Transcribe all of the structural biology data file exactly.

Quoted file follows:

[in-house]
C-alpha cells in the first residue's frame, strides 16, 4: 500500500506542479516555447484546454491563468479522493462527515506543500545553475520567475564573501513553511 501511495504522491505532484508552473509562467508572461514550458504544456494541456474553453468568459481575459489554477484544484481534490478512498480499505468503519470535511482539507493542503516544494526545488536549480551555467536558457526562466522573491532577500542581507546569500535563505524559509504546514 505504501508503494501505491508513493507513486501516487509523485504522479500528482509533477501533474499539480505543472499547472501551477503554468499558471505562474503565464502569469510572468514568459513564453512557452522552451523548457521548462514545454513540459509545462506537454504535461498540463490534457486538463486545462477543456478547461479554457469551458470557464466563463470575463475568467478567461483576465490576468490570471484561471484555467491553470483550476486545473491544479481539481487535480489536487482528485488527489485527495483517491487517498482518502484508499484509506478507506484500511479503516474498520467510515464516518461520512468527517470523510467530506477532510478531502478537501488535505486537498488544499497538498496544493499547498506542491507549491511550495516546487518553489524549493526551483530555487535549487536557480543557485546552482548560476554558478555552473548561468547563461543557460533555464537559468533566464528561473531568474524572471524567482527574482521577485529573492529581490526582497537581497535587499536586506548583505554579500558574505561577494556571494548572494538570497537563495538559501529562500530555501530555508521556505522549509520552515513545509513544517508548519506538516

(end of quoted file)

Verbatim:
[in-house]
C-alpha cells in the first residue's frame, strides 16, 4: 500500500506542479516555447484546454491563468479522493462527515506543500545553475520567475564573501513553511 501511495504522491505532484508552473509562467508572461514550458504544456494541456474553453468568459481575459489554477484544484481534490478512498480499505468503519470535511482539507493542503516544494526545488536549480551555467536558457526562466522573491532577500542581507546569500535563505524559509504546514 505504501508503494501505491508513493507513486501516487509523485504522479500528482509533477501533474499539480505543472499547472501551477503554468499558471505562474503565464502569469510572468514568459513564453512557452522552451523548457521548462514545454513540459509545462506537454504535461498540463490534457486538463486545462477543456478547461479554457469551458470557464466563463470575463475568467478567461483576465490576468490570471484561471484555467491553470483550476486545473491544479481539481487535480489536487482528485488527489485527495483517491487517498482518502484508499484509506478507506484500511479503516474498520467510515464516518461520512468527517470523510467530506477532510478531502478537501488535505486537498488544499497538498496544493499547498506542491507549491511550495516546487518553489524549493526551483530555487535549487536557480543557485546552482548560476554558478555552473548561468547563461543557460533555464537559468533566464528561473531568474524572471524567482527574482521577485529573492529581490526582497537581497535587499536586506548583505554579500558574505561577494556571494548572494538570497537563495538559501529562500530555501530555508521556505522549509520552515513545509513544517508548519506538516